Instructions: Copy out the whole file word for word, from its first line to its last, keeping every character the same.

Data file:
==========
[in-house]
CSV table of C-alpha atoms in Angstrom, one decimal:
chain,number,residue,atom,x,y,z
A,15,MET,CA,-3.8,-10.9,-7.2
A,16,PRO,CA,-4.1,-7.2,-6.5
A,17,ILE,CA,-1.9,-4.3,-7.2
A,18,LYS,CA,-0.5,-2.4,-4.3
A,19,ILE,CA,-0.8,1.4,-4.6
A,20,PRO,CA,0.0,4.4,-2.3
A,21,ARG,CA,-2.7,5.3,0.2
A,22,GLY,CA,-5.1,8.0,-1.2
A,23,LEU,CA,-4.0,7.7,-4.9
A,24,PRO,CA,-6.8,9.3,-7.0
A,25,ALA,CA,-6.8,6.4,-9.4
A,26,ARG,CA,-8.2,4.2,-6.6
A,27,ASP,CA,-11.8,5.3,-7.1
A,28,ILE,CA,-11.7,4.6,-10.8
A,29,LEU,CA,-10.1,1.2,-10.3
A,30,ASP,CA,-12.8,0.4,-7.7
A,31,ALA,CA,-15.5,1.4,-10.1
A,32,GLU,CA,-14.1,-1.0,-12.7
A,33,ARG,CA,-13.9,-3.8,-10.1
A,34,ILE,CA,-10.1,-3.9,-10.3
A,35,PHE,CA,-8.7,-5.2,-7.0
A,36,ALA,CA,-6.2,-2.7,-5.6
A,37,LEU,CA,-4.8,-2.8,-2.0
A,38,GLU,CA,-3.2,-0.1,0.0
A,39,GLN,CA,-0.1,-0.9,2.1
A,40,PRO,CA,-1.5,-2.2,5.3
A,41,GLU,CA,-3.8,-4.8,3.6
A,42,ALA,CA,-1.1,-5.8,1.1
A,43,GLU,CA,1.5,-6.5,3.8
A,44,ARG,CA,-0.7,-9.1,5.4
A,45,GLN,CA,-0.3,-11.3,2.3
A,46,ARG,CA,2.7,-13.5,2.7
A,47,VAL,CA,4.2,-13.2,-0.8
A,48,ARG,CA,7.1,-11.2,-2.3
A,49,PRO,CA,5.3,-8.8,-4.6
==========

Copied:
[in-house]
CSV table of C-alpha atoms in Angstrom, one decimal:
chain,number,residue,atom,x,y,z
A,15,MET,CA,-3.8,-10.9,-7.2
A,16,PRO,CA,-4.1,-7.2,-6.5
A,17,ILE,CA,-1.9,-4.3,-7.2
A,18,LYS,CA,-0.5,-2.4,-4.3
A,19,ILE,CA,-0.8,1.4,-4.6
A,20,PRO,CA,0.0,4.4,-2.3
A,21,ARG,CA,-2.7,5.3,0.2
A,22,GLY,CA,-5.1,8.0,-1.2
A,23,LEU,CA,-4.0,7.7,-4.9
A,24,PRO,CA,-6.8,9.3,-7.0
A,25,ALA,CA,-6.8,6.4,-9.4
A,26,ARG,CA,-8.2,4.2,-6.6
A,27,ASP,CA,-11.8,5.3,-7.1
A,28,ILE,CA,-11.7,4.6,-10.8
A,29,LEU,CA,-10.1,1.2,-10.3
A,30,ASP,CA,-12.8,0.4,-7.7
A,31,ALA,CA,-15.5,1.4,-10.1
A,32,GLU,CA,-14.1,-1.0,-12.7
A,33,ARG,CA,-13.9,-3.8,-10.1
A,34,ILE,CA,-10.1,-3.9,-10.3
A,35,PHE,CA,-8.7,-5.2,-7.0
A,36,ALA,CA,-6.2,-2.7,-5.6
A,37,LEU,CA,-4.8,-2.8,-2.0
A,38,GLU,CA,-3.2,-0.1,0.0
A,39,GLN,CA,-0.1,-0.9,2.1
A,40,PRO,CA,-1.5,-2.2,5.3
A,41,GLU,CA,-3.8,-4.8,3.6
A,42,ALA,CA,-1.1,-5.8,1.1
A,43,GLU,CA,1.5,-6.5,3.8
A,44,ARG,CA,-0.7,-9.1,5.4
A,45,GLN,CA,-0.3,-11.3,2.3
A,46,ARG,CA,2.7,-13.5,2.7
A,47,VAL,CA,4.2,-13.2,-0.8
A,48,ARG,CA,7.1,-11.2,-2.3
A,49,PRO,CA,5.3,-8.8,-4.6